Orphaned survivor faces uncertain future
By KELLY BURKE
Friday 21 December 2001
Photo caption: Painful memories: Zaynab Alrimahi lost her family when a boat capsized off Java.Picture: BEN RUSHTON
The last words Zaynab Alrimahi heard her mother utter were a prayer.
Souad Alrimahi implored Allah to keep her five children safe as she put lifejackets on them and led her family to the top deck of the sinking vessel. Within seconds, the boat carrying more than 400 asylum seekers capsized in rough seas off the south-west coast of Java.
More than 350 people lost their lives that night two months ago. Among the dead were both Zaynab's Iraqi parents and all four of her siblings.
Zaynab's starkest memory was the sight of her six-year-old brother Mahmoud clinging to a plank as he choked to death on a deadly cocktail of seawater and fuel.
Yesterday, the 12-year-old asylum seeker was unable to speak of the tragedy. "This brings back too many painful memories," she said through an interpreter.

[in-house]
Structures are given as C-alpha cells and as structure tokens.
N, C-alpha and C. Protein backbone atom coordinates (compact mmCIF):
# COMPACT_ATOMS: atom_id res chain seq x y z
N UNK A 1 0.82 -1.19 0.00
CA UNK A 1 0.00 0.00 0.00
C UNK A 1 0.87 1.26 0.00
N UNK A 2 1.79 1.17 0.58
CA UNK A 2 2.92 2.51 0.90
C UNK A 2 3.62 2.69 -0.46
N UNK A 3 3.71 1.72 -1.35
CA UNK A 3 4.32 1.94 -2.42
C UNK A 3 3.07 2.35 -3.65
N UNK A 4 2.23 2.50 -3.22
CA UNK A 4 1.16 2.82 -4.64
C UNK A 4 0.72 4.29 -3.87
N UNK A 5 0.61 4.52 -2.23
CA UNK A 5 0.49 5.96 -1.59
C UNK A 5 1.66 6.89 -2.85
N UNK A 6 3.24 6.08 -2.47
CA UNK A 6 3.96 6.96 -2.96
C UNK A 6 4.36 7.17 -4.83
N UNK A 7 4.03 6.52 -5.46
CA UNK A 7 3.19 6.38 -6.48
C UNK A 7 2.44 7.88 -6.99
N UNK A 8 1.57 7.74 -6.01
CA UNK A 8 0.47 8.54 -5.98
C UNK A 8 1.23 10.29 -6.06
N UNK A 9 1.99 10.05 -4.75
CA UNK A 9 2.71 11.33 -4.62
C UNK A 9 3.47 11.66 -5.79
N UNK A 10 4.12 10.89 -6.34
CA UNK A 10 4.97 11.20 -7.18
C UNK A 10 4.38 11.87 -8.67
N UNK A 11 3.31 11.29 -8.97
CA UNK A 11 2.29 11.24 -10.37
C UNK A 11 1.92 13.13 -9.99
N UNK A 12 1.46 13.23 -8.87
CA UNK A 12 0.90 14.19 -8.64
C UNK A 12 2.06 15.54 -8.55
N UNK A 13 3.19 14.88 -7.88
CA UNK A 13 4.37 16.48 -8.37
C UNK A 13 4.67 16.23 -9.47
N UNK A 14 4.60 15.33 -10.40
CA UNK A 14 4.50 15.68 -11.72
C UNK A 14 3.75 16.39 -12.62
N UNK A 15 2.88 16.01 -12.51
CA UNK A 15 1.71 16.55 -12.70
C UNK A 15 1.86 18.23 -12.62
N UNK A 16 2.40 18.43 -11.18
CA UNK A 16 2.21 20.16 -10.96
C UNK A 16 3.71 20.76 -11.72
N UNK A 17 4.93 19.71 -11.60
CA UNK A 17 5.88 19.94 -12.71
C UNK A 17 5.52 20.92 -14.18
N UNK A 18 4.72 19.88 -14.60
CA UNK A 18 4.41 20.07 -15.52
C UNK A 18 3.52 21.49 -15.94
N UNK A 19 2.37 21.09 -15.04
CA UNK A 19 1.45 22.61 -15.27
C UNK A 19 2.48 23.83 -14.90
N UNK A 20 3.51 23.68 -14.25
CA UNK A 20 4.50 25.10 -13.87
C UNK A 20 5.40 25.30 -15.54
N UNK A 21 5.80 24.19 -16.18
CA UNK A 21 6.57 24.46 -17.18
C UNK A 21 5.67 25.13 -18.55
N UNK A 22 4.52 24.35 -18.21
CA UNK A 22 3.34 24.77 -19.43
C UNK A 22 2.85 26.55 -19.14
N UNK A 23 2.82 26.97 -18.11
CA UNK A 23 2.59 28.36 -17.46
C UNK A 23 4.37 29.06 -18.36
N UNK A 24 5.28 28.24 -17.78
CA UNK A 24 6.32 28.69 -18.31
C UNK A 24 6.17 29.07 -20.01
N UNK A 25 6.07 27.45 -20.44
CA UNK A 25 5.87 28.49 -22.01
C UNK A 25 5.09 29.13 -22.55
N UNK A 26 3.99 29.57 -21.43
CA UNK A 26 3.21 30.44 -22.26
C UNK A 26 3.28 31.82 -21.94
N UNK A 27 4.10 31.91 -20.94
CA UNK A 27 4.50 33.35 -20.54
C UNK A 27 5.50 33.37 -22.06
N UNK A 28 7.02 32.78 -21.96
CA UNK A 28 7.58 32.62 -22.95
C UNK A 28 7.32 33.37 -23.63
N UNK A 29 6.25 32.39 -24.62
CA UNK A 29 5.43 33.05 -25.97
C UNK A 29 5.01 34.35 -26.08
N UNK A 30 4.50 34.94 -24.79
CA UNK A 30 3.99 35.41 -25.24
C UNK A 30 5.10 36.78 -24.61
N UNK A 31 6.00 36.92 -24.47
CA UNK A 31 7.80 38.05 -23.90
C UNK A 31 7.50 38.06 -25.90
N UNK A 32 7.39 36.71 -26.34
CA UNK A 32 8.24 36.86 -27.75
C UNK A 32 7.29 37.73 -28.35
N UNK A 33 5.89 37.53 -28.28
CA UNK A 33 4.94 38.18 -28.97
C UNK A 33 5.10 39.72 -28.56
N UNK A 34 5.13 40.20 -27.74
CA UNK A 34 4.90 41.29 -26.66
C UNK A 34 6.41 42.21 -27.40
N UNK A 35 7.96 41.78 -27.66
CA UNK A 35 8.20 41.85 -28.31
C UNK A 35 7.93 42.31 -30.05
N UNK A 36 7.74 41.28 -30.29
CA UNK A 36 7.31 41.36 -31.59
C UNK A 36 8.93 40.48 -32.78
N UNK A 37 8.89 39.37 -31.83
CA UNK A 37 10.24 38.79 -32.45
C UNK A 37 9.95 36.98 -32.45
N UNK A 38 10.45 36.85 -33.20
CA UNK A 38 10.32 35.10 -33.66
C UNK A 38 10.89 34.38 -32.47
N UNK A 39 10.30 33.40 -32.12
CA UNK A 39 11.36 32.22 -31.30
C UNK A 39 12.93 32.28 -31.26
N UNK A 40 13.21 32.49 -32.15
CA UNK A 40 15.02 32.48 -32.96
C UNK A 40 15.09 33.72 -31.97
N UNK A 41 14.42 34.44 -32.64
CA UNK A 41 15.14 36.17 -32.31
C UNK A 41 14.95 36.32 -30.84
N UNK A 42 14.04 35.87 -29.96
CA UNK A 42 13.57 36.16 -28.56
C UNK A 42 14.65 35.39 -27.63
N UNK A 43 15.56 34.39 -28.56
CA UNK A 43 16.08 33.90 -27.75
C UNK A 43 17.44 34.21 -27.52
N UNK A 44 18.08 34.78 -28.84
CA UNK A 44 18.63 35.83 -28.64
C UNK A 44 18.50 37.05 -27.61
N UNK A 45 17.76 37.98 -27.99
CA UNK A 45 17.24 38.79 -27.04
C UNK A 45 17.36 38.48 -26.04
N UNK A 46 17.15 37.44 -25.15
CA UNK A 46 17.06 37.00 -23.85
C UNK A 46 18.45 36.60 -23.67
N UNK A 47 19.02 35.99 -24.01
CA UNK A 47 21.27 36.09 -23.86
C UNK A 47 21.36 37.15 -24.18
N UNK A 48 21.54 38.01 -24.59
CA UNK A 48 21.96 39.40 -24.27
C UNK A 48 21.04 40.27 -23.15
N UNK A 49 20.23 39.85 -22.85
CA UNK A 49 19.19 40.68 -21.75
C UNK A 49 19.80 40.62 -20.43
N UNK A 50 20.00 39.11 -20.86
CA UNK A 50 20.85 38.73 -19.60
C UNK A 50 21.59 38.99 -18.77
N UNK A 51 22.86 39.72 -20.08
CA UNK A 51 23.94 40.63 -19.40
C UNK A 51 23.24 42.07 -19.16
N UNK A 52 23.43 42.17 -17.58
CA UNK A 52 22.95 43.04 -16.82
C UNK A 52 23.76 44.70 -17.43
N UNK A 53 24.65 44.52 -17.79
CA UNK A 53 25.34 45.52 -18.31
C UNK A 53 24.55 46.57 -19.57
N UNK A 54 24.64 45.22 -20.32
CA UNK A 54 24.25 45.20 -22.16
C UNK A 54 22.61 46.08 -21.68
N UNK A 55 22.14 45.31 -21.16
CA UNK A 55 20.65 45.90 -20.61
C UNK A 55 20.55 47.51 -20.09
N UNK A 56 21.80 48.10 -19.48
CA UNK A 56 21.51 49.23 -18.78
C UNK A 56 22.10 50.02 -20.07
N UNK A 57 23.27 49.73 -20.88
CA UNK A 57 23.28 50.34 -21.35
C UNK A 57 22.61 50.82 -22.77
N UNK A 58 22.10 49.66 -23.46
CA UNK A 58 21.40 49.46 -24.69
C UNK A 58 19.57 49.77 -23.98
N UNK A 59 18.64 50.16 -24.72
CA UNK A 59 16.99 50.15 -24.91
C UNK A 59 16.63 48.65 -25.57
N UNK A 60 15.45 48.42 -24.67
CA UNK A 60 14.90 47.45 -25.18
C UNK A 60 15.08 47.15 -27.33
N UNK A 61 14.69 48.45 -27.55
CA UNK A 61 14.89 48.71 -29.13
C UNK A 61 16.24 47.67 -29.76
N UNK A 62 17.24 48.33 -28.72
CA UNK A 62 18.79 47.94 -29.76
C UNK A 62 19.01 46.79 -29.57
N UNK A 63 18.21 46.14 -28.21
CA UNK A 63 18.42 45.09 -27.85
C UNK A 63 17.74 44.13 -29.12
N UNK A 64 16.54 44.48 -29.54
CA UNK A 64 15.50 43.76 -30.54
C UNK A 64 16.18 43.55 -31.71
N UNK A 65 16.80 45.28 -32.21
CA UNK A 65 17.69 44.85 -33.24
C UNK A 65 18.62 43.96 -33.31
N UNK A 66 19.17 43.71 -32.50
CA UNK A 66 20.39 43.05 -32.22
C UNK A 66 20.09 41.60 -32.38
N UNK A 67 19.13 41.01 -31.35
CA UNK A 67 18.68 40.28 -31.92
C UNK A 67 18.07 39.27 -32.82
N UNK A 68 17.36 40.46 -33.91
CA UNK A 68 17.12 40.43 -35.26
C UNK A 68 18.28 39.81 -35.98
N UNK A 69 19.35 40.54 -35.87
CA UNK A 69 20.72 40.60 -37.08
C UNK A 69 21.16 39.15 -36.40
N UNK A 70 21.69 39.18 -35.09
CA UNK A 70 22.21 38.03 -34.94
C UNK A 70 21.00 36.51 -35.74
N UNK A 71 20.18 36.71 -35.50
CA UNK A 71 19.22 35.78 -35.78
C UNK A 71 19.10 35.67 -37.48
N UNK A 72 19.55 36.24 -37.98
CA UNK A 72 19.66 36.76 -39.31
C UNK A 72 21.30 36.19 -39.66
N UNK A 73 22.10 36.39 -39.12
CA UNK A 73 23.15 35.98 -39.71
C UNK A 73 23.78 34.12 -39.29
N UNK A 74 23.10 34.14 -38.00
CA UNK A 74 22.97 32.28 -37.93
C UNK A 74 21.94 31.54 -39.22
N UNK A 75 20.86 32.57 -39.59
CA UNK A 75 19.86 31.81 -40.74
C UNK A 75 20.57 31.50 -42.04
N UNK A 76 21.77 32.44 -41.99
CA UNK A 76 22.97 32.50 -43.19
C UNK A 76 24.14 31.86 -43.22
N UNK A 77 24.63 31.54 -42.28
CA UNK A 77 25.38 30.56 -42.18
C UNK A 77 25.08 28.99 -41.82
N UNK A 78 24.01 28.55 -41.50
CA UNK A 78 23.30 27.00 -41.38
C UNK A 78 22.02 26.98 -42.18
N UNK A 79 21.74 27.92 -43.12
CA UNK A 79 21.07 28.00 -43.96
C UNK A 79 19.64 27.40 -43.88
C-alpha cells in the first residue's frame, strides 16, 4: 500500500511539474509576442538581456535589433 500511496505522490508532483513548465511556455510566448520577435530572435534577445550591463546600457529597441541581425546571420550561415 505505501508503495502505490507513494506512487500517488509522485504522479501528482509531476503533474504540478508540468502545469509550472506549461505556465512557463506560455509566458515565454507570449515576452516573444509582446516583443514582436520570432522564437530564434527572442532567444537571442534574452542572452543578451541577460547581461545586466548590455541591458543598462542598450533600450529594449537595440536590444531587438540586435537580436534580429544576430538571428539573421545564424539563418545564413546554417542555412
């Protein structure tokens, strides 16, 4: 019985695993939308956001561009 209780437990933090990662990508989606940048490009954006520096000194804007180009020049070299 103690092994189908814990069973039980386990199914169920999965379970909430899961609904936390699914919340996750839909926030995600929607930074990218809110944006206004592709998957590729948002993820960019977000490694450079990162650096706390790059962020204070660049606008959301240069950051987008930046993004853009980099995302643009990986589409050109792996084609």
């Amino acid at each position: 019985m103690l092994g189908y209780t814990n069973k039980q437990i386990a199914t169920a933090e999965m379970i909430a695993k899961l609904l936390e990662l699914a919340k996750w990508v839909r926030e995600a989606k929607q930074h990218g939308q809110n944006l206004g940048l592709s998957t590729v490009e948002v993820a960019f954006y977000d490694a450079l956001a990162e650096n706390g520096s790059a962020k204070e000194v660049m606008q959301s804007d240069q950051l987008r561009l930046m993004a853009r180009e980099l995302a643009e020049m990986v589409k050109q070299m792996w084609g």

Arriving in Sydney from Jakarta, Zaynab has been reunited with the only surviving members of her extended family; her uncle, Alaaal Rimahi, her seven months' pregnant aunt Azhar and two-year-old cousin Ali. Mr Rimahi and his wife fled Iraq in 1995 and have since gained Australian citizenship.
Yesterday, the Rimahis' home saw Department of Community Services staff, police and senior Muslim figures come and go.
Although reticent on the past, Zaynab was eager to answer questions regarding her future.
"I want to go to school, get an education, learn how to speak English," she said. "I want to go to a school in my own community, and I want to stay with my uncle's family."
When asked about conditions in the Jakarta refugee camp that had been her home for the past two months, Zaynab said she was worried about those she had left behind.
"I'd love to see other survivors come to Australia," she said. "Everyone there had lost some or all of their family. I feel sorry for them. Everything is still uncertain."
Zaynab has been granted a temporary protection visa. Her future in Australia remains uncertain.
A community services spokesman yesterday confirmed that the Department of Immigration had requested that they further "assess the suitability" of the Rimahis as carers.